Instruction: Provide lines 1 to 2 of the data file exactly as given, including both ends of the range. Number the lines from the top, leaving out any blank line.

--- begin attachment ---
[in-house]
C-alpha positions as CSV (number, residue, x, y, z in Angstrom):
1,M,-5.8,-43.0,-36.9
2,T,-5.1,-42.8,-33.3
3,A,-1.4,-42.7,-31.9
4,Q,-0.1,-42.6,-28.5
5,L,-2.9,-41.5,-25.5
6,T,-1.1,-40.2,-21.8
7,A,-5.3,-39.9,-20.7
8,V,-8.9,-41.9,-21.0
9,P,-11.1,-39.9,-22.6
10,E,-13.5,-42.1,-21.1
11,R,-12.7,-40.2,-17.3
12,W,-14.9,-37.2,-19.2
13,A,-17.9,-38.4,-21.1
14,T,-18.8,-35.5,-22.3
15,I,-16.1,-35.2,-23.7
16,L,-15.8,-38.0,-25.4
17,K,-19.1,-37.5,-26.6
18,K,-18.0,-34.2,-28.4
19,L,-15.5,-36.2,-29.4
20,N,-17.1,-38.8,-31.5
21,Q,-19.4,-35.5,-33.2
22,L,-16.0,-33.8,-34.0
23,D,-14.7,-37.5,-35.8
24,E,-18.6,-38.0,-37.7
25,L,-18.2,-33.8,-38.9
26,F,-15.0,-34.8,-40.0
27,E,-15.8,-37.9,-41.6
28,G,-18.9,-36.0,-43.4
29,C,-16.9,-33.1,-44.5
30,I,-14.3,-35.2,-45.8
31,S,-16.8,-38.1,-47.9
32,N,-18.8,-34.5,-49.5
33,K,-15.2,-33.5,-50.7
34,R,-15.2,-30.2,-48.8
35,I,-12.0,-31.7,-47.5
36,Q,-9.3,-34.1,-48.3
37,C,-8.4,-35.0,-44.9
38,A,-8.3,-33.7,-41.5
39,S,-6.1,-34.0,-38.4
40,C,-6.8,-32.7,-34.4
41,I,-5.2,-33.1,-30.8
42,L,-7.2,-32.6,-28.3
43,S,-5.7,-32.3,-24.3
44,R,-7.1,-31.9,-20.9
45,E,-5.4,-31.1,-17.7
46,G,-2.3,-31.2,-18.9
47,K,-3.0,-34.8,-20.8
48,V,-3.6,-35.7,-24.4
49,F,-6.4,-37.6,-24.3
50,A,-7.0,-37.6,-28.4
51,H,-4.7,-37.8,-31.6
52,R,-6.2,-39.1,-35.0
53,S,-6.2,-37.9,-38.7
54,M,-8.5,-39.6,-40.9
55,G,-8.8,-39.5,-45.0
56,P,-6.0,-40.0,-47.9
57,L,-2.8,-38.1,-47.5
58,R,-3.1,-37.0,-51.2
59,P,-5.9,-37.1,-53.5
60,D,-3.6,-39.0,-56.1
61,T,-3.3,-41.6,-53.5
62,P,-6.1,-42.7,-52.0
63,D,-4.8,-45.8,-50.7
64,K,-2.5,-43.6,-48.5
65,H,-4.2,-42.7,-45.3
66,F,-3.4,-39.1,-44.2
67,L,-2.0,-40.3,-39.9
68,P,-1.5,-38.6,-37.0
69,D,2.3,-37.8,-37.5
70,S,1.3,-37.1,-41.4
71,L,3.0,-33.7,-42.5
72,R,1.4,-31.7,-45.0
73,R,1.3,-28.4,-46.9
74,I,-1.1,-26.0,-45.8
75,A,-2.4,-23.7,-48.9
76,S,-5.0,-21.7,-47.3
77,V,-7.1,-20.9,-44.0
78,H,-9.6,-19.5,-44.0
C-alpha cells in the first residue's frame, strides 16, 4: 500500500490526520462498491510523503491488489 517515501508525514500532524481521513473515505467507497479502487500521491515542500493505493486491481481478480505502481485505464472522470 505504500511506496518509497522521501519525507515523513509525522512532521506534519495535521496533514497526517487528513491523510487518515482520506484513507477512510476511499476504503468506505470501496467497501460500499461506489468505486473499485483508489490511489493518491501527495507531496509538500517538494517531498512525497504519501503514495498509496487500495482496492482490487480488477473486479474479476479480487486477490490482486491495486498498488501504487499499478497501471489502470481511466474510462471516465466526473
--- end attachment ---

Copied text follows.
[in-house]
C-alpha positions as CSV (number, residue, x, y, z in Angstrom):